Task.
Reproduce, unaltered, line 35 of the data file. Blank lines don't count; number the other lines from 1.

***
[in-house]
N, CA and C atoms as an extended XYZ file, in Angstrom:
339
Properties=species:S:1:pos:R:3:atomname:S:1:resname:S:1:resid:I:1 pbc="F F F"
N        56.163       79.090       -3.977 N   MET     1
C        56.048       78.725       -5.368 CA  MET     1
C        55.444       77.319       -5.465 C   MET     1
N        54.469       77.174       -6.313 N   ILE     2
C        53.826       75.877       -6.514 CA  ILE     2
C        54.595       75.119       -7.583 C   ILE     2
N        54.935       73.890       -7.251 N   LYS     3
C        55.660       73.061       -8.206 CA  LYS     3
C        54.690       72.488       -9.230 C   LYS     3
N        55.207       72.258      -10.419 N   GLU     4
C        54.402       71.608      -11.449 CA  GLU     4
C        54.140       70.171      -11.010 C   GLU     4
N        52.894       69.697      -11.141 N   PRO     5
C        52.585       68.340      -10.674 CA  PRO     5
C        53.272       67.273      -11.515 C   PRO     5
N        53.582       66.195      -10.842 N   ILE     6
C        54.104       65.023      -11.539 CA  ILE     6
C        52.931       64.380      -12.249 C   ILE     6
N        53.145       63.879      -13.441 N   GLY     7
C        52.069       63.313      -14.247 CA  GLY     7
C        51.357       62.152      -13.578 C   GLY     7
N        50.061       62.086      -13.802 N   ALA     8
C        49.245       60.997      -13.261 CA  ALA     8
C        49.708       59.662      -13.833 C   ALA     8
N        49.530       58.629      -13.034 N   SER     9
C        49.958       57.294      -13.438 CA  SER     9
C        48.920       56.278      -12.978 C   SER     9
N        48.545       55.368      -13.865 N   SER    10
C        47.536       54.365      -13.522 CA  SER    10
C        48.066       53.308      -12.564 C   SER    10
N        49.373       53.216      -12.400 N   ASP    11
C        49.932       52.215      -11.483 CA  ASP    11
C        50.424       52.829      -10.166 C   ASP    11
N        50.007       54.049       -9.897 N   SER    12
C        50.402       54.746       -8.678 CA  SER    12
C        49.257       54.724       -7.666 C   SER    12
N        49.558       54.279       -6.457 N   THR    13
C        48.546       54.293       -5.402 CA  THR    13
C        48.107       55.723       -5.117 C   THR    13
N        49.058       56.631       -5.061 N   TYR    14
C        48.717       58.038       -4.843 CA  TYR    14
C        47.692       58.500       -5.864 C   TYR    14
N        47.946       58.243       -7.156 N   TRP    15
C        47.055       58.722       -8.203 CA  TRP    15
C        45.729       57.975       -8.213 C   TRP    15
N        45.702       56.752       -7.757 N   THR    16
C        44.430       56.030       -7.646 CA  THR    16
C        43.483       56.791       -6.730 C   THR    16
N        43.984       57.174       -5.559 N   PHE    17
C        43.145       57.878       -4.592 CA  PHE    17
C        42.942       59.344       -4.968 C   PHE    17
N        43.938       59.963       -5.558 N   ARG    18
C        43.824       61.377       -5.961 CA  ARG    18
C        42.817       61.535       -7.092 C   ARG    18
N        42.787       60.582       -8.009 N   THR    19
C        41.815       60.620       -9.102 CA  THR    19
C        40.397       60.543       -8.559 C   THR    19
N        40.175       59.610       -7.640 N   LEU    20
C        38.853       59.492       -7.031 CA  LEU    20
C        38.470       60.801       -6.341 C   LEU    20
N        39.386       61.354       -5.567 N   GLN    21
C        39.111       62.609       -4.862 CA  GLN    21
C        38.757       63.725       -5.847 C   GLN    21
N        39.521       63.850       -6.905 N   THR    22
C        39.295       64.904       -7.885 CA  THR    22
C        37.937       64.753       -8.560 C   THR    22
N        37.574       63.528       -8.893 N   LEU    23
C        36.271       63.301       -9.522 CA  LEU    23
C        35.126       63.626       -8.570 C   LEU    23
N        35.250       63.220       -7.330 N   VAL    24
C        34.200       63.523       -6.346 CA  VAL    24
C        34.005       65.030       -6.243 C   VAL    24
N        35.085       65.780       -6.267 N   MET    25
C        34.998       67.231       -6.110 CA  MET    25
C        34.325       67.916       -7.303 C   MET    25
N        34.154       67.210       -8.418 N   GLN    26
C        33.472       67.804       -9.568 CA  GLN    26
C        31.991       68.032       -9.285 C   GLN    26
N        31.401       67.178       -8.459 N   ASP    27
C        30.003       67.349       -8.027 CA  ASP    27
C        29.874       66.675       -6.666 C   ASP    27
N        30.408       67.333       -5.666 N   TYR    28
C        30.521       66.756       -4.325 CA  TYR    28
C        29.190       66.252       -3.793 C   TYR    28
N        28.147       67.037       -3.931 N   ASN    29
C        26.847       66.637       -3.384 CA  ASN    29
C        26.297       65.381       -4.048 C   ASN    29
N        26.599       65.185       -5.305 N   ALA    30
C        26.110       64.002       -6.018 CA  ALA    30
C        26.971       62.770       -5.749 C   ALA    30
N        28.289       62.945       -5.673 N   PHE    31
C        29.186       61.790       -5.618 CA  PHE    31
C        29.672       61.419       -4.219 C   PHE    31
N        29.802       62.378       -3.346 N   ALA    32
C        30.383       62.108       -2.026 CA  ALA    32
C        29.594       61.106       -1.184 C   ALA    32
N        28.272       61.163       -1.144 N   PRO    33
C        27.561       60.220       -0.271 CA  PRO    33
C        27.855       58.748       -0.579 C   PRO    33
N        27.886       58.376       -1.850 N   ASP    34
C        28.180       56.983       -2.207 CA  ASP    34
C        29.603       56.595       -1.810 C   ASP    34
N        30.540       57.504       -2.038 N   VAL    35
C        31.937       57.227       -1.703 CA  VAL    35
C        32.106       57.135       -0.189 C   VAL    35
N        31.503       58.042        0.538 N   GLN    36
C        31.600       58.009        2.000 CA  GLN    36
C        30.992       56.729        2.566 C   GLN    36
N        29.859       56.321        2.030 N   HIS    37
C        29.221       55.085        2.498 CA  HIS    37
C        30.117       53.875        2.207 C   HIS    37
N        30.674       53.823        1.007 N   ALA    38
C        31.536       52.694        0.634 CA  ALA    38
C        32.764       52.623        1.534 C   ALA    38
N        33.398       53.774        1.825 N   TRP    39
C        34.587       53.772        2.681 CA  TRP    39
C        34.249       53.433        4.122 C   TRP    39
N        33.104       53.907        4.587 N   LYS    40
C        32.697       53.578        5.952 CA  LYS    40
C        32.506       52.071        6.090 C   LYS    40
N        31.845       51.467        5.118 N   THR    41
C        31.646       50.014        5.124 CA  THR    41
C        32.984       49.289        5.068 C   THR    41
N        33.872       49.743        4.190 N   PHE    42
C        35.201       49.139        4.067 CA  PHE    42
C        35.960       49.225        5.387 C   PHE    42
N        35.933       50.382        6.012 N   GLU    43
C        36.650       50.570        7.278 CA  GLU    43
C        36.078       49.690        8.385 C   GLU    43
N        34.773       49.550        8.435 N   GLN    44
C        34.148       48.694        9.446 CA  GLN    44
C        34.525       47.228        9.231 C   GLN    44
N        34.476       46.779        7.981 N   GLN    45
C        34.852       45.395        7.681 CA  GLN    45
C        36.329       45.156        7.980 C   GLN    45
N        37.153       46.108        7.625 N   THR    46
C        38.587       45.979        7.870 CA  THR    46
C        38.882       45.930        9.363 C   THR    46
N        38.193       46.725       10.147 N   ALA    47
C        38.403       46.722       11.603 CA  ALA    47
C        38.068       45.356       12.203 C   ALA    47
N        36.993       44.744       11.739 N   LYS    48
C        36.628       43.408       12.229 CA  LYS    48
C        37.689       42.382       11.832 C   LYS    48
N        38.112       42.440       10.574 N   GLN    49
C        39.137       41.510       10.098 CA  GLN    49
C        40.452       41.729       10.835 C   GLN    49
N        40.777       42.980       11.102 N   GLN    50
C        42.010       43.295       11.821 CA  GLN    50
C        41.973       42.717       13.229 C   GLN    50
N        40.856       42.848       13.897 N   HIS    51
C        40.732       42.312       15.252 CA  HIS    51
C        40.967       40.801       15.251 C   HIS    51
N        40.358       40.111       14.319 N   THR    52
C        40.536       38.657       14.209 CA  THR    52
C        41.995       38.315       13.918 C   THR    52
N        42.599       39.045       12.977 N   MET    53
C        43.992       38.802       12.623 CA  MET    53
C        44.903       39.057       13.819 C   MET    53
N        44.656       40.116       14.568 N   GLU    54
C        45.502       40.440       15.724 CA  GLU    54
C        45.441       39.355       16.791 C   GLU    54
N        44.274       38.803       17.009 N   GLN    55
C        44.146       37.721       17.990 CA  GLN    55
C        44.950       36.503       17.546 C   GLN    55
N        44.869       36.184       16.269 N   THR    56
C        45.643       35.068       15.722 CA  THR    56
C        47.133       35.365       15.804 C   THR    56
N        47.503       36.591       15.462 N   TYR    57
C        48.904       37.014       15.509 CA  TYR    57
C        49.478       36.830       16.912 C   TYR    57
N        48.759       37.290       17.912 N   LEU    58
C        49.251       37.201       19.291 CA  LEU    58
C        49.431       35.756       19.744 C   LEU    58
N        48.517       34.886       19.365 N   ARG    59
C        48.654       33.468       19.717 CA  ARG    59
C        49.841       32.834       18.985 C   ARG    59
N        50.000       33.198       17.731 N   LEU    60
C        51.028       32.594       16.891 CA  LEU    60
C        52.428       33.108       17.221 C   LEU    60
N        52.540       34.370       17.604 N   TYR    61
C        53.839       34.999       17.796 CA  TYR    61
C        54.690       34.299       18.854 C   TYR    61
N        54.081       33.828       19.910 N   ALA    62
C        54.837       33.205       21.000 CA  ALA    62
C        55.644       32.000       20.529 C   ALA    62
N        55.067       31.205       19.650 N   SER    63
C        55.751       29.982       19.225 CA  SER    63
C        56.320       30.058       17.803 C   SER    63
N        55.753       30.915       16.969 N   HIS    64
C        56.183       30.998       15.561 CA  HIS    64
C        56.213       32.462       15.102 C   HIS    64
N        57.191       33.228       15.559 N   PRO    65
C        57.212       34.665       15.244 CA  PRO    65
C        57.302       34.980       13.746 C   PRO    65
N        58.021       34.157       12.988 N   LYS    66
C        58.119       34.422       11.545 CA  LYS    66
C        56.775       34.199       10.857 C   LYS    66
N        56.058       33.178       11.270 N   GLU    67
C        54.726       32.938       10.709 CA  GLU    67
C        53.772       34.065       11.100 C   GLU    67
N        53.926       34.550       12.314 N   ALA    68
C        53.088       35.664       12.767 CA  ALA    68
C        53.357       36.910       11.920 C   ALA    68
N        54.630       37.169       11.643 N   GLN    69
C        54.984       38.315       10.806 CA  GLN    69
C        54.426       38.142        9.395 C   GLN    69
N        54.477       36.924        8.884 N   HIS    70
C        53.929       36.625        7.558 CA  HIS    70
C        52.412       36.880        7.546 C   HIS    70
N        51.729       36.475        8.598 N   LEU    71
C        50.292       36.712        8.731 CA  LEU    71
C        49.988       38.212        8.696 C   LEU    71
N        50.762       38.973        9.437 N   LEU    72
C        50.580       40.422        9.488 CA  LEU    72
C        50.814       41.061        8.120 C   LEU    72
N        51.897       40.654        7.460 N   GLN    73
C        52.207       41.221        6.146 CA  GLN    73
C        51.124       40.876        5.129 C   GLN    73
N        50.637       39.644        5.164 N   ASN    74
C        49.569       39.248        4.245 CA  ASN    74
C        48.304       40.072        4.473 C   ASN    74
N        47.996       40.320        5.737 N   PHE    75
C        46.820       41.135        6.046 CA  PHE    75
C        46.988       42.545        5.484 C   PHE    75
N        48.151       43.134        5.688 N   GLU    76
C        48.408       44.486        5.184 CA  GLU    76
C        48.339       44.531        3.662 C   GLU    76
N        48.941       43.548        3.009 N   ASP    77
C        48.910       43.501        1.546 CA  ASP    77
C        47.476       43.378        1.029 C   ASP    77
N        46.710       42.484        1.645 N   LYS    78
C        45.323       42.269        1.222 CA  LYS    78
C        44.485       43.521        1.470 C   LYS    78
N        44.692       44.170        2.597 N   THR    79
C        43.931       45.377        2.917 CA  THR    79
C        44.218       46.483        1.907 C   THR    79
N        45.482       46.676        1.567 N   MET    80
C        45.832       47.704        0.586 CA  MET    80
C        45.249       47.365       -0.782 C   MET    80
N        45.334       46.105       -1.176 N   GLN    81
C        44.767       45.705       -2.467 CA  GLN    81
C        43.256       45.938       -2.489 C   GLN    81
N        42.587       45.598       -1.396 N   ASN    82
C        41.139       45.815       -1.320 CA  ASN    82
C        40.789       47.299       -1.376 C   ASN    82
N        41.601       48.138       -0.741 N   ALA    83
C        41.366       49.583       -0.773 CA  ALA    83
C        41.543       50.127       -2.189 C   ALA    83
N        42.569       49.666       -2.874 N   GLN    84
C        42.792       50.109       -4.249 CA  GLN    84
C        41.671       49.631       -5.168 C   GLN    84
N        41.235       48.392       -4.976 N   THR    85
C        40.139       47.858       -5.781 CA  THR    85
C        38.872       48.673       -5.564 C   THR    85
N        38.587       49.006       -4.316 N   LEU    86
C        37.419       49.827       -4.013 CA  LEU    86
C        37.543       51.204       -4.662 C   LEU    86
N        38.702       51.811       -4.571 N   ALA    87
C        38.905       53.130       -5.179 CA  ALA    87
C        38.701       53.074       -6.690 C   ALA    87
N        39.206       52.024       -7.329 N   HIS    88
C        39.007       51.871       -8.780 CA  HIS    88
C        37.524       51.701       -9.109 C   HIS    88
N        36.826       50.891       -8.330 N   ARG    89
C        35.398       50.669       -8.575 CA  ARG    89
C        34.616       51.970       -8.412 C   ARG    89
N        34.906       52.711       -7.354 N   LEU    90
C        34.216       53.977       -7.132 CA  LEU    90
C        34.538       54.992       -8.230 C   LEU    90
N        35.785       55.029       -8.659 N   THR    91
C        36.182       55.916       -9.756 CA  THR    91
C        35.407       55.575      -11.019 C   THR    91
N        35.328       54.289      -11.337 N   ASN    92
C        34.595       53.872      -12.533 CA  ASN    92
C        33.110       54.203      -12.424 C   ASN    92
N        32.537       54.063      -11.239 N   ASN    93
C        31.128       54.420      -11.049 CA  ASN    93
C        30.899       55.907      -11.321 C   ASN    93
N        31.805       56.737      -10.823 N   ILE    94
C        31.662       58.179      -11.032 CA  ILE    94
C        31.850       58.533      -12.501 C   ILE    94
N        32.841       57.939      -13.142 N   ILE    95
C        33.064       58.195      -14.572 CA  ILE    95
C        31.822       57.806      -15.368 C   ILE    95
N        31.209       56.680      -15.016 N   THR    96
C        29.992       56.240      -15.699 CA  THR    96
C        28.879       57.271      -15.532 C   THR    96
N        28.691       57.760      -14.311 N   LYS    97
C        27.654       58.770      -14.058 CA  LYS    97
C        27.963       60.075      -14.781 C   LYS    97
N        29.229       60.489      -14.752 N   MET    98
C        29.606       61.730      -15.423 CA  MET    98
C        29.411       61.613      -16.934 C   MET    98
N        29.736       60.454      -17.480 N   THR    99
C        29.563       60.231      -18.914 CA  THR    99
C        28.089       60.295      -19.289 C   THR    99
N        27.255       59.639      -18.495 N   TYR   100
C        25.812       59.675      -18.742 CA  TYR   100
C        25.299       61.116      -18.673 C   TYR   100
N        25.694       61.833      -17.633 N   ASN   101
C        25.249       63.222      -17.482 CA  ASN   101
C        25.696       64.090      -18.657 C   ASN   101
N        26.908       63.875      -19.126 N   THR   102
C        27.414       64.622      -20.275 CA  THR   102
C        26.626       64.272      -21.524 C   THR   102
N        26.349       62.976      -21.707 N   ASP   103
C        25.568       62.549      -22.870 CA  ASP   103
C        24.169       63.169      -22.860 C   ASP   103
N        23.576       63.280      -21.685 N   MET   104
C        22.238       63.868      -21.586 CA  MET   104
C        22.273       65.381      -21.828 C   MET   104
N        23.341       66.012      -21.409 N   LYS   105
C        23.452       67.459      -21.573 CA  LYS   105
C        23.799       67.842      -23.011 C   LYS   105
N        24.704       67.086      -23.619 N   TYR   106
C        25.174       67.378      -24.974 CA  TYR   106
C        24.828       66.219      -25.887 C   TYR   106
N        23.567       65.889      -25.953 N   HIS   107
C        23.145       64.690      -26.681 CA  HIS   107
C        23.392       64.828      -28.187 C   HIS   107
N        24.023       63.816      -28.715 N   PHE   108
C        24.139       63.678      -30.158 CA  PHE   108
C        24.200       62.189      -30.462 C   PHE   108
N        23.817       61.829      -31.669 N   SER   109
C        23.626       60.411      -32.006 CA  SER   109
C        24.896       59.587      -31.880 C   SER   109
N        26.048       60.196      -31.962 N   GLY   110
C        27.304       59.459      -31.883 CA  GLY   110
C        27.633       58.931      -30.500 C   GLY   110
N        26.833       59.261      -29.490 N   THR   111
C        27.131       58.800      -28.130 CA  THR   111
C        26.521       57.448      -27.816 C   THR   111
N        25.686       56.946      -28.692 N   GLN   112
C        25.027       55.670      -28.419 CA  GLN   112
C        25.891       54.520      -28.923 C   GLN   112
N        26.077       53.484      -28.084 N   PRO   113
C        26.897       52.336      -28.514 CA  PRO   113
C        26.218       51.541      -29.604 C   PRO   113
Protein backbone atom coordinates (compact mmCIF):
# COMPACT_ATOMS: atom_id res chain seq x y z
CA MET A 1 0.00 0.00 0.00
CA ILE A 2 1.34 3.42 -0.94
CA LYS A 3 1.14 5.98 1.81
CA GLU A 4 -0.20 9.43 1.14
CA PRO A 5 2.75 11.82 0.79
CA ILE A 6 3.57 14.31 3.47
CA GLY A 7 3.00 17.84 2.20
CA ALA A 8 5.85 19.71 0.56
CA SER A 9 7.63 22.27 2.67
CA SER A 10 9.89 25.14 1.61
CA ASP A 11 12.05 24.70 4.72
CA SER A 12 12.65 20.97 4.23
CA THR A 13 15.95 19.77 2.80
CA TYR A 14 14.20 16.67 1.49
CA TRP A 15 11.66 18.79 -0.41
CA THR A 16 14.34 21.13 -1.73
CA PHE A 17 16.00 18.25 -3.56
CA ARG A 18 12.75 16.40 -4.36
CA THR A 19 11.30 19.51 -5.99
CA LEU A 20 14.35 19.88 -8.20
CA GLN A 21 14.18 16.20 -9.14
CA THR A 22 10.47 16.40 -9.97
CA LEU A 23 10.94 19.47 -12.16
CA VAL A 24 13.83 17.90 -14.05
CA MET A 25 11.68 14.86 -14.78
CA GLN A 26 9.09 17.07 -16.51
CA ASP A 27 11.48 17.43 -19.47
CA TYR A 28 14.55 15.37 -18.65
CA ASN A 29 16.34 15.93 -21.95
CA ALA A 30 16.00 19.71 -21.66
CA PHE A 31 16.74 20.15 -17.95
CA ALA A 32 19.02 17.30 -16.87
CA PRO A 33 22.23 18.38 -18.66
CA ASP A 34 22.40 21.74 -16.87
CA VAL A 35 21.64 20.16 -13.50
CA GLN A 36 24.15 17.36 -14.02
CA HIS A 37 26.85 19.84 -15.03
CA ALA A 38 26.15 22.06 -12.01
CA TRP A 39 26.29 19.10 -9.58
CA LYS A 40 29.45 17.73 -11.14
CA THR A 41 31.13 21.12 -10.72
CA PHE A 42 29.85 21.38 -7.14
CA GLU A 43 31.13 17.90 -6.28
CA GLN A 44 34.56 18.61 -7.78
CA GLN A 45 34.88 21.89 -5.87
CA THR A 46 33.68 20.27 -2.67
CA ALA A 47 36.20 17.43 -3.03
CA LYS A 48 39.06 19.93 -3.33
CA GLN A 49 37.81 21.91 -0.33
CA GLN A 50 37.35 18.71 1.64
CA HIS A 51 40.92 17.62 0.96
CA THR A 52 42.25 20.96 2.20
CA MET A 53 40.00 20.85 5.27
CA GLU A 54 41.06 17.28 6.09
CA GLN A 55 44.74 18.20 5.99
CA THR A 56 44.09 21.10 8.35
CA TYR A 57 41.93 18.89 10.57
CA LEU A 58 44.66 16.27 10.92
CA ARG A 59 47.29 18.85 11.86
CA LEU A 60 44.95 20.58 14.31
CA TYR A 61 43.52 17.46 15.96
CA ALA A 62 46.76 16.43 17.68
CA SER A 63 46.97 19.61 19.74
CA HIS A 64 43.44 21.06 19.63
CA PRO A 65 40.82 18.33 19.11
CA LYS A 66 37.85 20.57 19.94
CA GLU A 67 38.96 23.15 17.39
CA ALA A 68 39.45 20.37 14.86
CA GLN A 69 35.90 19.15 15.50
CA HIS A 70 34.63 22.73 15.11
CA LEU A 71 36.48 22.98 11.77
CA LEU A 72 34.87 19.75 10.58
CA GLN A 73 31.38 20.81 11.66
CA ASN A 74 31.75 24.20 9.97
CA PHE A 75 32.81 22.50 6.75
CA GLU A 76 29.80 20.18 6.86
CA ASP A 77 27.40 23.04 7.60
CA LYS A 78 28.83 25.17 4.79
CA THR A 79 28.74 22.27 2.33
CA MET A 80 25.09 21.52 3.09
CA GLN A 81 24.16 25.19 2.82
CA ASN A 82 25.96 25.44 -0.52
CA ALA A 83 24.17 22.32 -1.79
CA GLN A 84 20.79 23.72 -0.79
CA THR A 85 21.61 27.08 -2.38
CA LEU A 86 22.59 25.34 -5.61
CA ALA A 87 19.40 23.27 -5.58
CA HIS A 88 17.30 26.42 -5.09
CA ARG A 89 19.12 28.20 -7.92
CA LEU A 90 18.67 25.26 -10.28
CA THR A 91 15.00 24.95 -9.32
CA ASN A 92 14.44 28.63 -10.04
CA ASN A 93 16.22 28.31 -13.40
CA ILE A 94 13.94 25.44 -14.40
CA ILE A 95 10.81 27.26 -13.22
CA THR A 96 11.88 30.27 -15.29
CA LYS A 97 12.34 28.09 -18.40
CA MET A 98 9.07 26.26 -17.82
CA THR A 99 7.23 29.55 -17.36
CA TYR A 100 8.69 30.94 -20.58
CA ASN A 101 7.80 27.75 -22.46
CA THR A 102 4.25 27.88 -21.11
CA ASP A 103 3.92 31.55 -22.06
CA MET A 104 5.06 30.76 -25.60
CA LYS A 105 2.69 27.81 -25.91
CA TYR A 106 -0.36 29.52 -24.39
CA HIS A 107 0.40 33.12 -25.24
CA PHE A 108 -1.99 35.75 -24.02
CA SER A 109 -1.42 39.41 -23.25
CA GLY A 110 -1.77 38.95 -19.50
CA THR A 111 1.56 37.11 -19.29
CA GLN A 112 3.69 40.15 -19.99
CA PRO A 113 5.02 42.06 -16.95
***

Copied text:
N        49.373       53.216      -12.400 N   ASP    11